Prevalence and Diversity of Microbes in the Amniotic Fluid, the Fetal Inflammatory Response, and Pregnancy Outcome in Women with Preterm Pre-Labor Rupture of Membranes

Authors

  • Daniel B. DiGiulio,

    1. Department of Medicine, Stanford University School of Medicine, Stanford, CA, USA
    2. Veterans Affairs Palo Alto Health Care System, Palo Alto, CA, USA
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  • Roberto Romero,

    1. Perinatology Research Branch, NICHD, NIH, Bethesda, MD, and Detroit MI, USA
    2. Center for Molecular Medicine and Genetics, Wayne State University School of Medicine, Detroit, MI, USA
    3. Department of Obstetrics and Gynecology, Wayne State University School of Medicine, Hutzel Women’s Hospital, Detroit Medical Center, Detroit, MI, USA
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  • Juan Pedro Kusanovic,

    1. Perinatology Research Branch, NICHD, NIH, Bethesda, MD, and Detroit MI, USA
    2. Department of Obstetrics and Gynecology, Wayne State University School of Medicine, Hutzel Women’s Hospital, Detroit Medical Center, Detroit, MI, USA
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  • Ricardo Gómez,

    1. Department of Obstetrics and Gynecology, CEDIP (Center for Perinatal Diagnosis and Research), Sotero del Rio Hospital, Santiago, Chile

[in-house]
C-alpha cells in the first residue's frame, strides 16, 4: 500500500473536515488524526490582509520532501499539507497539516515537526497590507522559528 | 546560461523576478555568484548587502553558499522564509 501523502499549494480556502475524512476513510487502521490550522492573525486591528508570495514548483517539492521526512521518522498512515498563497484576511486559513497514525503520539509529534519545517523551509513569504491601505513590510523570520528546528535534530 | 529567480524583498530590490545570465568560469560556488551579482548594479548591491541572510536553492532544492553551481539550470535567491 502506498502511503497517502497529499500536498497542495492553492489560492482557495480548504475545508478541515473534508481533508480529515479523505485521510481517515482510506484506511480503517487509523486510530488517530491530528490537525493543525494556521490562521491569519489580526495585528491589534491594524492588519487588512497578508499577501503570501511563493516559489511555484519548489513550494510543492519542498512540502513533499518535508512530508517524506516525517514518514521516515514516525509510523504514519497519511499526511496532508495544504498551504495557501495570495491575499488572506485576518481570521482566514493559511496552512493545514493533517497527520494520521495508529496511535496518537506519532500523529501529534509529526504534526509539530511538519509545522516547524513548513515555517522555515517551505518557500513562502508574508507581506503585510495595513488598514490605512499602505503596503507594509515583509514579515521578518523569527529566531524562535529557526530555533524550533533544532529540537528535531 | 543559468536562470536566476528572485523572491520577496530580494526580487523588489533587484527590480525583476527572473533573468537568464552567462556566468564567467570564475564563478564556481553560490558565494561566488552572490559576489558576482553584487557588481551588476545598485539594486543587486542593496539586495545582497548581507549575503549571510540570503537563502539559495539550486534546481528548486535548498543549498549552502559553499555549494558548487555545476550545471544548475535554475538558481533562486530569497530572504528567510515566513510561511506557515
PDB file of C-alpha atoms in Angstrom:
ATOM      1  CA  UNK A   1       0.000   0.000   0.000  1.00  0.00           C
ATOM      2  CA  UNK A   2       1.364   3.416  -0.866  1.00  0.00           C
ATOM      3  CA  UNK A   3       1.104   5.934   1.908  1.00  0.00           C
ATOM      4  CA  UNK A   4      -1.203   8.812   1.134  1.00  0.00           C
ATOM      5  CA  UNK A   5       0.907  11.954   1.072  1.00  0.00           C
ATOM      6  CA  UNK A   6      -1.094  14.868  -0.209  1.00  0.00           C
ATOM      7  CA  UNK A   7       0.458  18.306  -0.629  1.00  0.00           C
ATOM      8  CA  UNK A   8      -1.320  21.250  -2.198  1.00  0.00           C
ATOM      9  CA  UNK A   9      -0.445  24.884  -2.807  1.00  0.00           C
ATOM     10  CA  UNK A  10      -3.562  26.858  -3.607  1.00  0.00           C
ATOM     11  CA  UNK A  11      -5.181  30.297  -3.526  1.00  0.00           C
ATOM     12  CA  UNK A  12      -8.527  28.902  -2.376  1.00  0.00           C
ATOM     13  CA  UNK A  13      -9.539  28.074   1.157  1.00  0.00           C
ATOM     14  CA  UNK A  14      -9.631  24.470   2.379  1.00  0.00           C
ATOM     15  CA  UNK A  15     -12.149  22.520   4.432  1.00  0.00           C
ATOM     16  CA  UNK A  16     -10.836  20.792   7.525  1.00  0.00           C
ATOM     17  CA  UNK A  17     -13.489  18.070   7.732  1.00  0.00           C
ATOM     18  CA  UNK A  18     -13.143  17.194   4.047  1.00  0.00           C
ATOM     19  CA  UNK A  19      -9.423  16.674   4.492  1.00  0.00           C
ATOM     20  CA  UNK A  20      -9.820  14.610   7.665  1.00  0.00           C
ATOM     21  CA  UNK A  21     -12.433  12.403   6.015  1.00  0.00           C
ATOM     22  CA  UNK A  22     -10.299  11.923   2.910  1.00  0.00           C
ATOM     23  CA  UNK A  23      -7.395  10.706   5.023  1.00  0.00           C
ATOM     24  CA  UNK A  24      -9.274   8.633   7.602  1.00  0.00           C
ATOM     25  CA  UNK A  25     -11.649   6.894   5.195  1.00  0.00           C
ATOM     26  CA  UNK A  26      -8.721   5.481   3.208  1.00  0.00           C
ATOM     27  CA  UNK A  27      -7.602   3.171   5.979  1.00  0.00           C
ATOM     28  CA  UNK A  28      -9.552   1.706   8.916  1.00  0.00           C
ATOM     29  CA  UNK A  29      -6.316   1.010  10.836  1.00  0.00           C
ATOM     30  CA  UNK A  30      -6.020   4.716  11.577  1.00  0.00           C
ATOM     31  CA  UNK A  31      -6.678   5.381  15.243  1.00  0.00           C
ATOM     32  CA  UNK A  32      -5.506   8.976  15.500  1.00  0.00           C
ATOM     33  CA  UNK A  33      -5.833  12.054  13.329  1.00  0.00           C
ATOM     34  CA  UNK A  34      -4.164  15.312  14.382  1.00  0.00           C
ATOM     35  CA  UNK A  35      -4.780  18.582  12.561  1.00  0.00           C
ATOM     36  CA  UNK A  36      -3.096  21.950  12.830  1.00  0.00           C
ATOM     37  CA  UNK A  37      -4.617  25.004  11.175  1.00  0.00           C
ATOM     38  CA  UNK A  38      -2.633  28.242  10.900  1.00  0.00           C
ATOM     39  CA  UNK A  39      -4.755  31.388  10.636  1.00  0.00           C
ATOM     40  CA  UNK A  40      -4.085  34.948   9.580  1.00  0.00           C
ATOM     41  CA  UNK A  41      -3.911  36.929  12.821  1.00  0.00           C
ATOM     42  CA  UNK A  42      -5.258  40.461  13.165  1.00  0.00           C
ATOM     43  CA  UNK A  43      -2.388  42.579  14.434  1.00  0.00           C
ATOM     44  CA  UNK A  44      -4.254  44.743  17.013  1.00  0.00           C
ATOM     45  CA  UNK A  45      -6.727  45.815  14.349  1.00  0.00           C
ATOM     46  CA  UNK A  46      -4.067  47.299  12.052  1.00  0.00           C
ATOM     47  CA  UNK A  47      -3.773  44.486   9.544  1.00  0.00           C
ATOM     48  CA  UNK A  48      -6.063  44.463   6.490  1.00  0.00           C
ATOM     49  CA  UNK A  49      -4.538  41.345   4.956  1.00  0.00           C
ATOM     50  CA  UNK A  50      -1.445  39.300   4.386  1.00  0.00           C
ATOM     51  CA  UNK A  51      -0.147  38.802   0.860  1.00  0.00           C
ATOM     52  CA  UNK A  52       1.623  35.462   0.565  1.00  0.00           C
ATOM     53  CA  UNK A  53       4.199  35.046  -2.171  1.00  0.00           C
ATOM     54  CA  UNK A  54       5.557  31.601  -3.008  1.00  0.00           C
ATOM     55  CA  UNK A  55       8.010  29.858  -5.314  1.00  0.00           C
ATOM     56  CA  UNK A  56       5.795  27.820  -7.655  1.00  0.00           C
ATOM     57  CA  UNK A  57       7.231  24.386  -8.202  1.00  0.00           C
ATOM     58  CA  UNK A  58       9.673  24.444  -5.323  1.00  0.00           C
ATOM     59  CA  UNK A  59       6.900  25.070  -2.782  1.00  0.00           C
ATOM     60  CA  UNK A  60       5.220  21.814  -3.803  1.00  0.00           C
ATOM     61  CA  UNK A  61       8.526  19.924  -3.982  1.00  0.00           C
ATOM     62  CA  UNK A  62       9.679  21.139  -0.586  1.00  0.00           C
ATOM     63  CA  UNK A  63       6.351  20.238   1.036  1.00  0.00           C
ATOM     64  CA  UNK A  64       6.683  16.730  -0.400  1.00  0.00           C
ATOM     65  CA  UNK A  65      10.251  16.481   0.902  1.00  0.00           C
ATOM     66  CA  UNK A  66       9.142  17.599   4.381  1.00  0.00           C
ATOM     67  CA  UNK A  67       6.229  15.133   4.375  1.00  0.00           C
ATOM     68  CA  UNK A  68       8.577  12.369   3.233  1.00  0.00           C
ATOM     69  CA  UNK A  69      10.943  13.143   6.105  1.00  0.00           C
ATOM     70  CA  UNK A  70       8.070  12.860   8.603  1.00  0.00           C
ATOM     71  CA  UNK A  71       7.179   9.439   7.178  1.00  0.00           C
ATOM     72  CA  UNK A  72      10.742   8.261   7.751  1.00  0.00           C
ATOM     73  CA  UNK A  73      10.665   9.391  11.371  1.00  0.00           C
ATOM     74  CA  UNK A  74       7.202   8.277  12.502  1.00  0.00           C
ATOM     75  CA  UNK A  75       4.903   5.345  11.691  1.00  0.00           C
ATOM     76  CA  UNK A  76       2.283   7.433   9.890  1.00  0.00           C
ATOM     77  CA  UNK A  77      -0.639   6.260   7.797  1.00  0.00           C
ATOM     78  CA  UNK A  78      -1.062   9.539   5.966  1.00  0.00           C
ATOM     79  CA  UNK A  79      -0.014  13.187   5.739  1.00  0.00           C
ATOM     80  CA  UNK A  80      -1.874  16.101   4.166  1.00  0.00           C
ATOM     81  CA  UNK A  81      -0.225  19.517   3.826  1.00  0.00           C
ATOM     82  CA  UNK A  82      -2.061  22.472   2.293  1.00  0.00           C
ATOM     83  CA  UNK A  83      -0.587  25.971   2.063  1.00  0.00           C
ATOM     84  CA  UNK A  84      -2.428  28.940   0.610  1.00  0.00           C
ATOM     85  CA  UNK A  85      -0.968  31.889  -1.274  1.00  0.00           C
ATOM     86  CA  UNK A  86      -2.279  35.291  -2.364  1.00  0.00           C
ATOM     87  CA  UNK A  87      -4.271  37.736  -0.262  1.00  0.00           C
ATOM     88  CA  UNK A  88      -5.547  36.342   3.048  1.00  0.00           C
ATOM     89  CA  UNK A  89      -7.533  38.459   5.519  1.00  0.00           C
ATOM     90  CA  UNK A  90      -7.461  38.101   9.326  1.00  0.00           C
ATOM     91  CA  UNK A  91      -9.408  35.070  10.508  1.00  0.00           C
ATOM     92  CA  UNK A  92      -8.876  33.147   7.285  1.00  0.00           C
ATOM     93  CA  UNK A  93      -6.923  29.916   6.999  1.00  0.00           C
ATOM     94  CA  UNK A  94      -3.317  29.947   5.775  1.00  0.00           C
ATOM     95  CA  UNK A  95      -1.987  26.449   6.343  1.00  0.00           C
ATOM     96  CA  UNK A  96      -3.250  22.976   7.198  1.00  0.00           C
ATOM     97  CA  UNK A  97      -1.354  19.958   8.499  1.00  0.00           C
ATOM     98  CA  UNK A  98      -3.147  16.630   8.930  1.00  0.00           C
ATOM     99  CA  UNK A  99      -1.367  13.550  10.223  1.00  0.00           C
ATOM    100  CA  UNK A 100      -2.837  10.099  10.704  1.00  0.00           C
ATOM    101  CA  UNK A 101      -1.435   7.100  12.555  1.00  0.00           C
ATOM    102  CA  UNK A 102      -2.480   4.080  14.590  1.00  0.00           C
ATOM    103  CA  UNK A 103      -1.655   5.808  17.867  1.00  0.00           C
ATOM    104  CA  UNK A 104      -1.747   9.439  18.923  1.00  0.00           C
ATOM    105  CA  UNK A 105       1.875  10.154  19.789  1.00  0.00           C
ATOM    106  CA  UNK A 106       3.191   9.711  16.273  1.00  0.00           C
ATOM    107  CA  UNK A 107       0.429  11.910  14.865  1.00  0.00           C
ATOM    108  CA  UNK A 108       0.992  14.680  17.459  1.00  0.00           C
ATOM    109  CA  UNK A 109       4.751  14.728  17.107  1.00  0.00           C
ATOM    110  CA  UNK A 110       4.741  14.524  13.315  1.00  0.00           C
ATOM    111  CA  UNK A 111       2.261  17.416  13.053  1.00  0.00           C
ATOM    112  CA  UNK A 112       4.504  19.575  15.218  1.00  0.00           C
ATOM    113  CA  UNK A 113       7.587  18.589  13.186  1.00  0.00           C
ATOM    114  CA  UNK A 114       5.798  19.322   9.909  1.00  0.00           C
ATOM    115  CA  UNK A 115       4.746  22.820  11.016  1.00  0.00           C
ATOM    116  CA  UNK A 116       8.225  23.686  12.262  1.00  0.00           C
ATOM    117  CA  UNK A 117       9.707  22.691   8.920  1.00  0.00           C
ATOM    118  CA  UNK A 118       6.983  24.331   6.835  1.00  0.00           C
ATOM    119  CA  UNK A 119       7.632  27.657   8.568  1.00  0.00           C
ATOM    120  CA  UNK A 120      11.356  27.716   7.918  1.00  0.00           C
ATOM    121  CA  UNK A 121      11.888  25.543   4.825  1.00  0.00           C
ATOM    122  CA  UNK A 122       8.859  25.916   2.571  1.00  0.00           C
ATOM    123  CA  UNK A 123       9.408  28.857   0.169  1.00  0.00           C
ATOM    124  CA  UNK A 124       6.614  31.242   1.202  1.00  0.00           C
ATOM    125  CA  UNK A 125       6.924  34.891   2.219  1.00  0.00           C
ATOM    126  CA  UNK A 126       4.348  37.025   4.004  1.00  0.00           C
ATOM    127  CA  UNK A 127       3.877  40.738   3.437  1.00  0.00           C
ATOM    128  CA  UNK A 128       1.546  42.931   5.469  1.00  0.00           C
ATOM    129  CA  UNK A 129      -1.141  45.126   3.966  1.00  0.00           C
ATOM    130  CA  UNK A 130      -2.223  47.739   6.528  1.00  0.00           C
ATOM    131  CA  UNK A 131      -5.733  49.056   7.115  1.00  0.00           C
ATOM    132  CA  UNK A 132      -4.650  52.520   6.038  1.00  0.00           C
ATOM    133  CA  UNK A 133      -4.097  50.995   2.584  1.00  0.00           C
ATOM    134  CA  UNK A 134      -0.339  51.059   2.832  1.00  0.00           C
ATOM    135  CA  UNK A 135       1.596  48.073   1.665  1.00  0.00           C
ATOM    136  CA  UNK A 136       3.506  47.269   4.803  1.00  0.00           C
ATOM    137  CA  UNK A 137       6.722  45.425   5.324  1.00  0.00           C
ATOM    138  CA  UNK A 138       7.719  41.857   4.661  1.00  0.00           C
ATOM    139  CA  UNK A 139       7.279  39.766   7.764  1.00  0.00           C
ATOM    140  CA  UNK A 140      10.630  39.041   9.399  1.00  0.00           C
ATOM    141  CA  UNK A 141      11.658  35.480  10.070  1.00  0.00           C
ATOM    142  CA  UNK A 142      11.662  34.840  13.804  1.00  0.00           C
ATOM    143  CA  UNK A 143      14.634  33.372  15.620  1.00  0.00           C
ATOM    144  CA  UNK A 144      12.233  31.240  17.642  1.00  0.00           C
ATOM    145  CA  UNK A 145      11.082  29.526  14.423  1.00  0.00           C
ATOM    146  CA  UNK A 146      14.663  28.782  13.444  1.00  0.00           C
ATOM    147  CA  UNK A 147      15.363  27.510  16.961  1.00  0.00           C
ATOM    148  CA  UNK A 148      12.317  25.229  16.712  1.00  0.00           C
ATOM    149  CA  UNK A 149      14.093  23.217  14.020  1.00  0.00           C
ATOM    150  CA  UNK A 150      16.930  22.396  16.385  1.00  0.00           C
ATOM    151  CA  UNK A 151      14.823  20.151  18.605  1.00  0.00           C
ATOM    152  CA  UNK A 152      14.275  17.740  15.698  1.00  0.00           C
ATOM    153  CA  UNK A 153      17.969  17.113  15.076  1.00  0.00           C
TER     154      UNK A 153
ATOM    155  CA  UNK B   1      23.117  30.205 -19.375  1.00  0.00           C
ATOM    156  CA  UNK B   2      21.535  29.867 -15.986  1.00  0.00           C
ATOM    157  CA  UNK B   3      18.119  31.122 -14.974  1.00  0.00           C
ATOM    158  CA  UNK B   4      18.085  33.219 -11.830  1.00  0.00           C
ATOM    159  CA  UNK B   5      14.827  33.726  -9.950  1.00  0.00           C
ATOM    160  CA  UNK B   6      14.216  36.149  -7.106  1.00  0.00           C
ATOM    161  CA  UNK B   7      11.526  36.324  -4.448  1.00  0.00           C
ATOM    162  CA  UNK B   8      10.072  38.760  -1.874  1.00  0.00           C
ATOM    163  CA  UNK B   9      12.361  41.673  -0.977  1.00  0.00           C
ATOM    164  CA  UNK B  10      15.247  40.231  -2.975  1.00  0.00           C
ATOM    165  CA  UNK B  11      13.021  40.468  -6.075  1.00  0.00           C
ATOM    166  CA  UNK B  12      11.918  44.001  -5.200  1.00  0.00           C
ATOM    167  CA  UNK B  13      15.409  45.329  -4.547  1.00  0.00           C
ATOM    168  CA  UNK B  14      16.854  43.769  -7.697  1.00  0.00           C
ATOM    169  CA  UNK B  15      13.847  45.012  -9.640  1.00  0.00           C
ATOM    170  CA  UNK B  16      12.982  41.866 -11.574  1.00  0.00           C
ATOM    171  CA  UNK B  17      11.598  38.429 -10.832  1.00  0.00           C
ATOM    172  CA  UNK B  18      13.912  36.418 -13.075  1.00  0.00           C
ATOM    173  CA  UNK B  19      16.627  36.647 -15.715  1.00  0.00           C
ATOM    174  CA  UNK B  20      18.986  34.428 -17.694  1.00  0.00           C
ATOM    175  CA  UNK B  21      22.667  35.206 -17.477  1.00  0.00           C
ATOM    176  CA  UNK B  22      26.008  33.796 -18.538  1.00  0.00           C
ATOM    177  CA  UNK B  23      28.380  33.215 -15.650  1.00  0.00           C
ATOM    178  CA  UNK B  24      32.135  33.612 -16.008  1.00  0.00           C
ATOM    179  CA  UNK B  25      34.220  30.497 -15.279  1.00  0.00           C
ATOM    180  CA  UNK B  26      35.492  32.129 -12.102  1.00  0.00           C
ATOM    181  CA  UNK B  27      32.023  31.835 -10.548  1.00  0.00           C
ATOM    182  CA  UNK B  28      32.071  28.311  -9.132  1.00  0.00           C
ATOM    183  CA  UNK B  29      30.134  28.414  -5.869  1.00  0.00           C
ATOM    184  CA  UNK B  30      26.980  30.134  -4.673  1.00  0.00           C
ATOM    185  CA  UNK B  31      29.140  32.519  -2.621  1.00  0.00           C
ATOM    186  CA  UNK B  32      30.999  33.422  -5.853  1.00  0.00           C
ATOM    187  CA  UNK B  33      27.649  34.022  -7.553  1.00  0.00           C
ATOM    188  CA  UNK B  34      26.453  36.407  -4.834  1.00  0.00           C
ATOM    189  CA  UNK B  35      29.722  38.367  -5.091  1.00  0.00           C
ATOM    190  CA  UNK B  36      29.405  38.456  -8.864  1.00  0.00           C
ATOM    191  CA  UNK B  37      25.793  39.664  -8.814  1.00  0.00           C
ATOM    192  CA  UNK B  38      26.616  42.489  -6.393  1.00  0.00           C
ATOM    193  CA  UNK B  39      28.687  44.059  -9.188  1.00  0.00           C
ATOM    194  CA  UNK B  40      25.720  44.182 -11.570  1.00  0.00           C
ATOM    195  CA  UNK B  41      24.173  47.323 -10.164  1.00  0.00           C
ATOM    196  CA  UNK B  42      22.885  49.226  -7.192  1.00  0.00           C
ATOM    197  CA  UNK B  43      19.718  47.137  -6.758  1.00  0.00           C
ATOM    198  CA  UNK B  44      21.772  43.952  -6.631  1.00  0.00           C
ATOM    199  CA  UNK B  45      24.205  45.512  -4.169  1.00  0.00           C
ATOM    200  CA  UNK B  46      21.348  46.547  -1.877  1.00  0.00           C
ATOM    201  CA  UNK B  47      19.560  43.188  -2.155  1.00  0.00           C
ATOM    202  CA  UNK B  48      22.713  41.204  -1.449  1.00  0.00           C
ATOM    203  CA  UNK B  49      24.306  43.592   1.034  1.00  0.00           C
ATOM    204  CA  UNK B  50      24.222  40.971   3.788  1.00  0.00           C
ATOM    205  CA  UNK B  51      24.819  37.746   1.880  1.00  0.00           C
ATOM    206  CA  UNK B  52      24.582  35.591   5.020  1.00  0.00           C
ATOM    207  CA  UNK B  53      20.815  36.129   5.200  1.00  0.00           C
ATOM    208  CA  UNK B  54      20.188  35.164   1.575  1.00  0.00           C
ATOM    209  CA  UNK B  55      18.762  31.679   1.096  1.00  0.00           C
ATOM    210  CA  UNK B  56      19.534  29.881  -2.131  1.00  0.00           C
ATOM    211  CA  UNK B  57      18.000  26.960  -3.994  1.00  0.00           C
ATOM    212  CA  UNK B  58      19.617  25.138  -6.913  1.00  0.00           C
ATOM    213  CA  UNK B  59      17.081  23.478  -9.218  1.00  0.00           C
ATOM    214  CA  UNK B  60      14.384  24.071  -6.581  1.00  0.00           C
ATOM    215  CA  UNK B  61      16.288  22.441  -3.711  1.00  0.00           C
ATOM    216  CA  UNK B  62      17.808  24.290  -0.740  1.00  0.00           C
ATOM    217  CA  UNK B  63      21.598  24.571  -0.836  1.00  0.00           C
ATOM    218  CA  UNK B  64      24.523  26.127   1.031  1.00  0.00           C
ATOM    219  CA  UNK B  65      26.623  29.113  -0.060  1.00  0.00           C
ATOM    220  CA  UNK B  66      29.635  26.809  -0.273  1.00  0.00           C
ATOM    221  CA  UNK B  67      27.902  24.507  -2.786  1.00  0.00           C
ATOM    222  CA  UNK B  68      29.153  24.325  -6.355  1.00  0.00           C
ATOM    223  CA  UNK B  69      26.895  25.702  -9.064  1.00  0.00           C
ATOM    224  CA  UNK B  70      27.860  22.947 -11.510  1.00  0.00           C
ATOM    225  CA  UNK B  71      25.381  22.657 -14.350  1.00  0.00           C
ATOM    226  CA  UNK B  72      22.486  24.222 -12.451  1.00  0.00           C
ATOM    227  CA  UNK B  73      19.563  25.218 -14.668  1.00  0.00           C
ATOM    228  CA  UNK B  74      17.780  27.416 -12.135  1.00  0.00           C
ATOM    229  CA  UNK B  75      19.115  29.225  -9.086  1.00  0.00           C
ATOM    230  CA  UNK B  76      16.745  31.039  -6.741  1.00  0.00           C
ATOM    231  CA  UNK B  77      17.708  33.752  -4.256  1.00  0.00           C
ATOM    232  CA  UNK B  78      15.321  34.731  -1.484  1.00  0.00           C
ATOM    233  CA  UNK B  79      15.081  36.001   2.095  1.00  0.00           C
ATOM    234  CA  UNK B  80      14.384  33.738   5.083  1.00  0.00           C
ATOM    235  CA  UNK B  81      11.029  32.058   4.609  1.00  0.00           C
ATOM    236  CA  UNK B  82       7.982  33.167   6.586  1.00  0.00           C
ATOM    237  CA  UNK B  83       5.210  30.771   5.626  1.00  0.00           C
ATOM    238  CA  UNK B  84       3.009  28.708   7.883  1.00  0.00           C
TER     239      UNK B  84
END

2. Department of Obstetrics and Gynecology, P. Universidad Católica de Chile, Santiago, Chile
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  • Chong Jai Kim,

    1. Perinatology Research Branch, NICHD, NIH, Bethesda, MD, and Detroit MI, USA
    2. Department of Pathology, Wayne State University School of Medicine, Detroit, MI, USA
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  • Kimberley S. Seok,

    1. Veterans Affairs Palo Alto Health Care System, Palo Alto, CA, USA
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  • Francesca Gotsch,

    1. Perinatology Research Branch, NICHD, NIH, Bethesda, MD, and Detroit MI, USA
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  • Shali Mazaki-Tovi,

    1. Perinatology Research Branch, NICHD, NIH, Bethesda, MD, and Detroit MI, USA
    2. Department of Obstetrics and Gynecology, Wayne State University School of Medicine, Hutzel Women’s Hospital, Detroit Medical Center, Detroit, MI, USA
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  • Edi Vaisbuch,

    1. Perinatology Research Branch, NICHD, NIH, Bethesda, MD, and Detroit MI, USA
    2. Department of Obstetrics and Gynecology, Wayne State University School of Medicine, Hutzel Women’s Hospital, Detroit Medical Center, Detroit, MI, USA
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  • Katherine Sanders,

    1. Veterans Affairs Palo Alto Health Care System, Palo Alto, CA, USA
    2. Department of Microbiology and Immunology, Stanford University, Stanford, CA, USA
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  • Elisabeth M. Bik,

    1. Veterans Affairs Palo Alto Health Care System, Palo Alto, CA, USA
    2. Department of Microbiology and Immunology, Stanford University, Stanford, CA, USA
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  • Tinnakorn Chaiworapongsa,

    1. Perinatology Research Branch, NICHD, NIH, Bethesda, MD, and Detroit MI, USA
    2. Department of Obstetrics and Gynecology, Wayne State University School of Medicine, Hutzel Women’s Hospital, Detroit Medical Center, Detroit, MI, USA